Often described as an “undeniable super-aesthetic,” the hyper-American Googie architectural stylings of the 1950s and ’60s can still be seen all over North America today. But what is Googie? Why was it so pervasive in mid-century America, especially within roadside establishments such as diners, motels, and coffee shops? Well to put it simply, it is an ultramodern fashion of architecture that came to prominence in America after the end of World War II. Following the War, the United States’ economic base grew almost exponentially; this put the nation in a particularly ripe economic condition, better than almost any other country in the world: “American society became more affluent in the postwar years than most Americans could have imagined in their wildest dreams before or during the war.” I believe that these exact sentiments of affluence and exceeded expectations are what can be directly traced to the birth of Googie.
Described as a form of ultramodern architecture and often as “a subdivision of futurist architecture,” Googie draws its inspiration from Space Age ideals and rocket ship dreams. Think Jetsons, think Post-War Pop. It was said to have started in Southern California in the late 1940s by famed architect John Lautner. It was physical design representation of the rapidly growing aspirations found amongst American peoples the nation over. With the proliferation of automobiles, color television sets, and all other sorts of luxury items throughout the United States, American citizens were all excitedly stating that “the future is now.” Googie in a sense made the future accessible for all Americans. The architecture itself is defined through long sloping and upswept roofs, curvy geometric shapes, and extreme uses of steel and glass. It is a style is at once instantly recognizable and totally memorable.
Even more so than simply being interested in reinterpreting futuristic ideologies in an architectural format, Googie finds harmony with those establishments that I have describe as roadside for a reason. With the wide use of the car that sprung about following World War II, more people were living in suburbs outside of city-centers. This meant that more people were commuting to-and-from cities, passing many diners, coffee shops, cleaners, and motels along the way. Googie thus became a pretty easy way for a roadside business to potentially increase their customer base; just throw a crazy swooping shape on the roof and rename your business to “Nonna’s Atomic Lunch.” The more glass, neon, and steel being used in eye-catching manners, the better. As Maria Fernandez wrote in 1999, “The reason we have Googie is because in Southern California we have a car culture (…) Googie starts on the roadside. The car is its soul mate.” Googie represents this incredibly fascinating moment in American architecture where there seemed to have been a collective decision to make the future happen right then and there. Maybe this is representative of a greater sense of impatience that feels pervasive during this time period as well… This can be seen in the great number of incredibly elaborate kitchen appliances that swept the nation during the 1950s (i.e.: Frigidaire’s Dream Kitchen or General Electric’s Refrigeration Center). The rise of domesticity also gave rise to the desire to eliminate labor-intensive tasks; the heightening of easy travel and family-friendly businesses increased the amount of time and money that Americans were willing to spend eating out.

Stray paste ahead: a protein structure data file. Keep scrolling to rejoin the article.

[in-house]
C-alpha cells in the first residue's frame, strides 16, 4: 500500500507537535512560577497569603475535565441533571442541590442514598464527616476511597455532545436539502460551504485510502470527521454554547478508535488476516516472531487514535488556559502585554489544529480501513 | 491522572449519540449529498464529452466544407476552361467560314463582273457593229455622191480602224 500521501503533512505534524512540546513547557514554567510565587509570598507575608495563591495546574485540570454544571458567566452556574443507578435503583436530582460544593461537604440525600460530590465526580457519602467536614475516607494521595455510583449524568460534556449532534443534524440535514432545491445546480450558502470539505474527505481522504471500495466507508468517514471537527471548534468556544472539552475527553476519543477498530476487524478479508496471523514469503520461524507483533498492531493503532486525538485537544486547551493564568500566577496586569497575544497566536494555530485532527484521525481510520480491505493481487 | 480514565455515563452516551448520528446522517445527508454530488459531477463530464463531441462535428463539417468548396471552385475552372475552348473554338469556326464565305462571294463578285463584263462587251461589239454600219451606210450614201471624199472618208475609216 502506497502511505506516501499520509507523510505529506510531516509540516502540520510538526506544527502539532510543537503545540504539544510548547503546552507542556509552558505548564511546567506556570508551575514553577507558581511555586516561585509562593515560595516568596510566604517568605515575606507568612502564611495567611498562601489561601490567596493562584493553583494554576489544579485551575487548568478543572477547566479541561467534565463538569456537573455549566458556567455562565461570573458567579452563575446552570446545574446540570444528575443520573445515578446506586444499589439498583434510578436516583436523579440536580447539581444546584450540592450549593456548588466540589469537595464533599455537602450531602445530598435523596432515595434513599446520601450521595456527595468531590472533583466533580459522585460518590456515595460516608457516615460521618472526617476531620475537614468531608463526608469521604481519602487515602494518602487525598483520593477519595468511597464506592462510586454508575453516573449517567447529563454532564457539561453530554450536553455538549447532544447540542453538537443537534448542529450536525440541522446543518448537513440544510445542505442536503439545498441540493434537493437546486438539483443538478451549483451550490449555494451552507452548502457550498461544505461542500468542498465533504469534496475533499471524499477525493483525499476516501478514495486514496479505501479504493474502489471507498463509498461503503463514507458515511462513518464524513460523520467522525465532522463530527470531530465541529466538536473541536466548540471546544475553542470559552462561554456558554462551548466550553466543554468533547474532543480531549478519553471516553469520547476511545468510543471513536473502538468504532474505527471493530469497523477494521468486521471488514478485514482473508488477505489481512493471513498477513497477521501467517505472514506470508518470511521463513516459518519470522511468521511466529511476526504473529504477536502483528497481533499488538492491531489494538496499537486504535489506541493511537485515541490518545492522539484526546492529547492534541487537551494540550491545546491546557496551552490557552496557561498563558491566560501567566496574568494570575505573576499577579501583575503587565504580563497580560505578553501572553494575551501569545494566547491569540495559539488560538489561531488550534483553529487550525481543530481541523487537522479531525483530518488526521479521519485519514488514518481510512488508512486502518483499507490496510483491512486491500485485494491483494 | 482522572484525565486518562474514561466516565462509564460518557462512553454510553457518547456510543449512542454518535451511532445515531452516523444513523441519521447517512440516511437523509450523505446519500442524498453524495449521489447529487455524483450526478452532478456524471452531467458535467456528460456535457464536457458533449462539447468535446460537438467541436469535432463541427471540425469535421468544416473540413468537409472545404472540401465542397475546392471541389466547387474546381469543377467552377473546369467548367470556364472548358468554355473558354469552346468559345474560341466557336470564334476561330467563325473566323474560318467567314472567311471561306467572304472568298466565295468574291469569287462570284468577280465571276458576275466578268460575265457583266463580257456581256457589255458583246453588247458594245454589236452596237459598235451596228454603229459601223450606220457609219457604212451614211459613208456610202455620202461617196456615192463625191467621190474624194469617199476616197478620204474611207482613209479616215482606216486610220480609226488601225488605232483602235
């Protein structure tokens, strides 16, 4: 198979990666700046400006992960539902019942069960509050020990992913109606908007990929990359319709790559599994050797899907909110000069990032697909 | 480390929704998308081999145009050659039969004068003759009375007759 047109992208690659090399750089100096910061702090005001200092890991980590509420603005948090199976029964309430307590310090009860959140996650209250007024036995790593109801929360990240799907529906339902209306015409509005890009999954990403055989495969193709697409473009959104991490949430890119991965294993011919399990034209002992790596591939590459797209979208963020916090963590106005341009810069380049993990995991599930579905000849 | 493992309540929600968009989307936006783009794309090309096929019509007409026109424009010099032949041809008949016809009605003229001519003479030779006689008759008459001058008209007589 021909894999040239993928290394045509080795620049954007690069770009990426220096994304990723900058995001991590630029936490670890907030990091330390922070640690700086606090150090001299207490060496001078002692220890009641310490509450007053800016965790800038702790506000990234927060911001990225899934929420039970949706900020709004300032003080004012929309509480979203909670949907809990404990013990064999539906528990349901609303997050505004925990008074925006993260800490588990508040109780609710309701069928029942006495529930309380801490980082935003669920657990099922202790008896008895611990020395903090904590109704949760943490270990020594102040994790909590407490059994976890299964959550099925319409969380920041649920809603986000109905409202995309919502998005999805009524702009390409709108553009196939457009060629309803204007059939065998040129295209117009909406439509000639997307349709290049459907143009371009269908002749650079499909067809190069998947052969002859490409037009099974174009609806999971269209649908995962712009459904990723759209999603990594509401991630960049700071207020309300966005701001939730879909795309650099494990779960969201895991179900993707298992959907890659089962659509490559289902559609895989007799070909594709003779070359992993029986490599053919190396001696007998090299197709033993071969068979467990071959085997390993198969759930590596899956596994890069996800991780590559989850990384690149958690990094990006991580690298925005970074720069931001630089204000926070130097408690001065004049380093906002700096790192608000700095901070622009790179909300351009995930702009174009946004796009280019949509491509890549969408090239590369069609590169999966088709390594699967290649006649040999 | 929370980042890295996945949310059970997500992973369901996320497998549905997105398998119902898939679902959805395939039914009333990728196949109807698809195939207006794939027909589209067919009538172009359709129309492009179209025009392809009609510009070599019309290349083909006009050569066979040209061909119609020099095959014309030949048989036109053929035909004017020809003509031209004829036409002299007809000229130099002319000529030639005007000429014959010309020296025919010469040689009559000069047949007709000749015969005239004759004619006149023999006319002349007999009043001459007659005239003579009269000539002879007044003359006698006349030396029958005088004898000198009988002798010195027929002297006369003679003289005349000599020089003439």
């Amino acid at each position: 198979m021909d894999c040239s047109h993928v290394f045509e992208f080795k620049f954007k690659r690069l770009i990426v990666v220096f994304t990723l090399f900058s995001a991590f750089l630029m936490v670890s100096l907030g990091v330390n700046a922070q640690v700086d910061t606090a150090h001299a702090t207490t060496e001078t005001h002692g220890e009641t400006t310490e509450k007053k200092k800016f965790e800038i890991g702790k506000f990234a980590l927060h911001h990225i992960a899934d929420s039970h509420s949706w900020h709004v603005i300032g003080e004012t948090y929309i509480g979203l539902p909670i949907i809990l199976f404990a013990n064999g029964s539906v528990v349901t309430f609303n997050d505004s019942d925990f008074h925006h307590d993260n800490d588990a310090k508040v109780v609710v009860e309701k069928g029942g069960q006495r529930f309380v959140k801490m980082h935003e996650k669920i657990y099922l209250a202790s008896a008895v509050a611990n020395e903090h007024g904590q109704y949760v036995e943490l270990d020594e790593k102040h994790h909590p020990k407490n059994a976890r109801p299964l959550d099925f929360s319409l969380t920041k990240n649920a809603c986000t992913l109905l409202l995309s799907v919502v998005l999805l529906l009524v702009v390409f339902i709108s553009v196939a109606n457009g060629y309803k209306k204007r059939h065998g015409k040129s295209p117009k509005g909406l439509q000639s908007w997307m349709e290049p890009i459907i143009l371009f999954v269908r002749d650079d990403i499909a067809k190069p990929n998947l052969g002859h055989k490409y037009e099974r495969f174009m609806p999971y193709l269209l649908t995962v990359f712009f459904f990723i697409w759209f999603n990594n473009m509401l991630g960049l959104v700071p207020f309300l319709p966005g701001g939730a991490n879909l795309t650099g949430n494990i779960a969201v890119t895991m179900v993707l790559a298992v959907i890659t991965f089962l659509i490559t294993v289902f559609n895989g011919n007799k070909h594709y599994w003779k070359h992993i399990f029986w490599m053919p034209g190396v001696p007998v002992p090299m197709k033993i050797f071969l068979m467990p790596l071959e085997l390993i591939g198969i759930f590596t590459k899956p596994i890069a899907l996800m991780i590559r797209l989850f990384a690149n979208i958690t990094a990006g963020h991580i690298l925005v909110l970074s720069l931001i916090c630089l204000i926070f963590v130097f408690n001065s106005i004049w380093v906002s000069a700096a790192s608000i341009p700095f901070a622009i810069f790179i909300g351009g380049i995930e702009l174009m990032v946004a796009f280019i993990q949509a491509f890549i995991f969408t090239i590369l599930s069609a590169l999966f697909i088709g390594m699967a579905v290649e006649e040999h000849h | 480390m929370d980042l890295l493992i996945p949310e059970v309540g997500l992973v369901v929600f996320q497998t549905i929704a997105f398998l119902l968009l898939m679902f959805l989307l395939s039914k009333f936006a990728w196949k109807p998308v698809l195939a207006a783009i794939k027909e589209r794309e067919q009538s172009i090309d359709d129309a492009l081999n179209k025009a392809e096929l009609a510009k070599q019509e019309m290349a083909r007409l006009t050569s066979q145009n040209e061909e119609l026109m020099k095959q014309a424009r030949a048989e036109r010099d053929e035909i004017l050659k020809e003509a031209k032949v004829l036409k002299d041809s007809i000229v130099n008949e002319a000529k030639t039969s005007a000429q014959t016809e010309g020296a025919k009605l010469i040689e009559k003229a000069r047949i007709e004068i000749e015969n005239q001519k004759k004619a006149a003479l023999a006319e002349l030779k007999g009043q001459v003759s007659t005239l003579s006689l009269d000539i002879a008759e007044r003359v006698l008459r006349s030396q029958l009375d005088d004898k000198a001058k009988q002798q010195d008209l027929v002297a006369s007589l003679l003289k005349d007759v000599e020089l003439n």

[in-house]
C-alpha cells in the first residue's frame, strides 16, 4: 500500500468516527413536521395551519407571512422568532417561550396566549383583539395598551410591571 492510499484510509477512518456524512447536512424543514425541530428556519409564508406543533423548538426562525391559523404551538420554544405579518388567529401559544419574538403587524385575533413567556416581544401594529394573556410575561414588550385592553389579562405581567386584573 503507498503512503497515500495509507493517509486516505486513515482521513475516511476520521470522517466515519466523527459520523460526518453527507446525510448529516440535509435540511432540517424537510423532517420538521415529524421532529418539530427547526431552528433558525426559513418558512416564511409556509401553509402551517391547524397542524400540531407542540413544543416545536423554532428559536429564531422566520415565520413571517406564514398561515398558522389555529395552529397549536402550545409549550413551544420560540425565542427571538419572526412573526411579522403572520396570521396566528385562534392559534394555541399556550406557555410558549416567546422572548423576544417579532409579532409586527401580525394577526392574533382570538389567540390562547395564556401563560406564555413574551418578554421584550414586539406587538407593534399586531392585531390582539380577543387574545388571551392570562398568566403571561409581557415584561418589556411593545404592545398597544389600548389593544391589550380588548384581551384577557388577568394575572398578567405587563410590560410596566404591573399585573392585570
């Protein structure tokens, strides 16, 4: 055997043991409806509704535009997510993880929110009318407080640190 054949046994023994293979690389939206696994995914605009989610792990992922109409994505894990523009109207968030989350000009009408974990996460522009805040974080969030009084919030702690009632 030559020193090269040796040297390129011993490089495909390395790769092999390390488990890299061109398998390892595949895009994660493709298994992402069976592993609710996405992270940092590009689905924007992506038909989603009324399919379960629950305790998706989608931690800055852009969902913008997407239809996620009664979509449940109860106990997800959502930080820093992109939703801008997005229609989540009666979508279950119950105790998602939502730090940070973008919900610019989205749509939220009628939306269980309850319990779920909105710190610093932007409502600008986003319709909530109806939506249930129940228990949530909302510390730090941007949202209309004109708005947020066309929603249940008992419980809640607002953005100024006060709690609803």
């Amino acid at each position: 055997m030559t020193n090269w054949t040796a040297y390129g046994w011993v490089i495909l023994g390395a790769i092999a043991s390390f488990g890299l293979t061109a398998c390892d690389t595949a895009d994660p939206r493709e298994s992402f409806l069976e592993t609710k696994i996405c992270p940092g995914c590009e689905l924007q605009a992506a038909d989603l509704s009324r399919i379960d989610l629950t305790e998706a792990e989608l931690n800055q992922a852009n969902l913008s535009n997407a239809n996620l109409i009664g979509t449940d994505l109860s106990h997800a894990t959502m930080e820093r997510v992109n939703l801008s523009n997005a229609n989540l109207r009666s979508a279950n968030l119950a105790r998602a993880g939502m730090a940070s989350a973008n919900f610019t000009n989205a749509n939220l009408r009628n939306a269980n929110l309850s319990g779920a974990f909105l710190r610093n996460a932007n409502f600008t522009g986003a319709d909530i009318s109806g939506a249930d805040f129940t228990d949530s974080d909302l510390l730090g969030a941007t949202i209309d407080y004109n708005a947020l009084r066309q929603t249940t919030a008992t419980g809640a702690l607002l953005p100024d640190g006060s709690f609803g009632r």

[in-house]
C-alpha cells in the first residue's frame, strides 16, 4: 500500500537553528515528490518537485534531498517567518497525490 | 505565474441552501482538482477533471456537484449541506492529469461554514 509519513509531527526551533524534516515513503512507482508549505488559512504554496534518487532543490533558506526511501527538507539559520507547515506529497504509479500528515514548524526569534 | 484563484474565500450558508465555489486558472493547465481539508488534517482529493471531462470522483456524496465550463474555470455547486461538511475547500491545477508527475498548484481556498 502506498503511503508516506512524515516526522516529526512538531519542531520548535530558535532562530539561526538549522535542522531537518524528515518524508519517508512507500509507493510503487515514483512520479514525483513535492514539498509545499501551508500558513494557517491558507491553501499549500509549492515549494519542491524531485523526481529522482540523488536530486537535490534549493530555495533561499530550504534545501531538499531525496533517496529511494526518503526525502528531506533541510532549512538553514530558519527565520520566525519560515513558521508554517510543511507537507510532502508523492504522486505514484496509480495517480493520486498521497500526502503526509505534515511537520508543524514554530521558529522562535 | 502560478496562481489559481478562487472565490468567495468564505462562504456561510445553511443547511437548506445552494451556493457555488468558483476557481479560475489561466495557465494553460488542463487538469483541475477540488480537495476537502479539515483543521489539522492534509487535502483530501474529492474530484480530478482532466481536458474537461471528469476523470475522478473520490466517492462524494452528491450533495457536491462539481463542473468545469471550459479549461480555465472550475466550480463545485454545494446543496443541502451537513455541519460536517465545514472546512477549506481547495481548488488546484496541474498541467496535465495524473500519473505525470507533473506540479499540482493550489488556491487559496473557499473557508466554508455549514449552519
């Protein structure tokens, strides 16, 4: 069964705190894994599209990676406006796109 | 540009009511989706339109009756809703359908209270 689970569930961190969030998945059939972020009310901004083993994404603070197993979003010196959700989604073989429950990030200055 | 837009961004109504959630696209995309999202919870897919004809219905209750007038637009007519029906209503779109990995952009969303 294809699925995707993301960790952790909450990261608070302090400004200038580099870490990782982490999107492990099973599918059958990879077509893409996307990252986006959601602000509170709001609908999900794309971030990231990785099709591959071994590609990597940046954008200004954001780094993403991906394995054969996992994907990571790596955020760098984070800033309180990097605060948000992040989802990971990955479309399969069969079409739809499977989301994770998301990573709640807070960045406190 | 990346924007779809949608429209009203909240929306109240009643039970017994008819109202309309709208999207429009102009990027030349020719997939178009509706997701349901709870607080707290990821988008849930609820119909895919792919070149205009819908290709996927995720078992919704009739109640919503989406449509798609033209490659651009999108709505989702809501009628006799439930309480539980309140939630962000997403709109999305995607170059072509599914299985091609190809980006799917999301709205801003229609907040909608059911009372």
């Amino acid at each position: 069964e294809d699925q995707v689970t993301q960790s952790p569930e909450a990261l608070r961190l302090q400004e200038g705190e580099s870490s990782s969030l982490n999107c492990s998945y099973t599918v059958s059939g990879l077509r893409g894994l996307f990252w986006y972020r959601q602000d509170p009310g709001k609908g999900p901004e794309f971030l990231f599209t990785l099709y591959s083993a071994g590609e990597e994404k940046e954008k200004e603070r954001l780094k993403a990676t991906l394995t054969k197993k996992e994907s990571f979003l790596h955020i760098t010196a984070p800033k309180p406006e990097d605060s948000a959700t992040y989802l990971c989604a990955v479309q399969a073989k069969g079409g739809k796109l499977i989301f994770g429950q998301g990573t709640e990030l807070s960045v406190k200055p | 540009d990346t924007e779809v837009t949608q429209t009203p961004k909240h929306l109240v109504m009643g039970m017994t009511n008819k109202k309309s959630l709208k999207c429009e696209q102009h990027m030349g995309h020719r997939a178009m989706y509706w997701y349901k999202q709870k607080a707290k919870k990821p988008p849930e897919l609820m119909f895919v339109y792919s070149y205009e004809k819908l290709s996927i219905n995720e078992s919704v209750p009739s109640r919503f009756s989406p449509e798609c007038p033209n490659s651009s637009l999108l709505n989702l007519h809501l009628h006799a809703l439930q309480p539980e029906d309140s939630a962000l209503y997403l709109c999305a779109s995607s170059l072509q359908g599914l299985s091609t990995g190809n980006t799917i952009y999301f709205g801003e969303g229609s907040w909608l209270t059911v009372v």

Unfortunately, Googie did not last forever. I mean how could it have? It is far too optimistic of an architectural ideology to continue pleasing masses for an extended period of time. Yes, America’s naivety was to eventually fade away as the country transitioned from the 1950s into the later part of the ’60s. With the rise of the Vietnam War and the assassination of President Kennedy it didn’t seem like Americans were so hell-bent on trying to realize the future through their bowling alleys and sandwich shops anymore, but rather just hoping to weather the storm that was their new tumultuous time. Enter, Brutalism. And although Googie has already has its time in-the-sun it still is a shame to hear that so many iconic examples of wonky Space Age architecture are being torn down; however, Googie will always exist through some wonderful television programs like The Jetsons and Space Dandy, and of course in our hearts forever.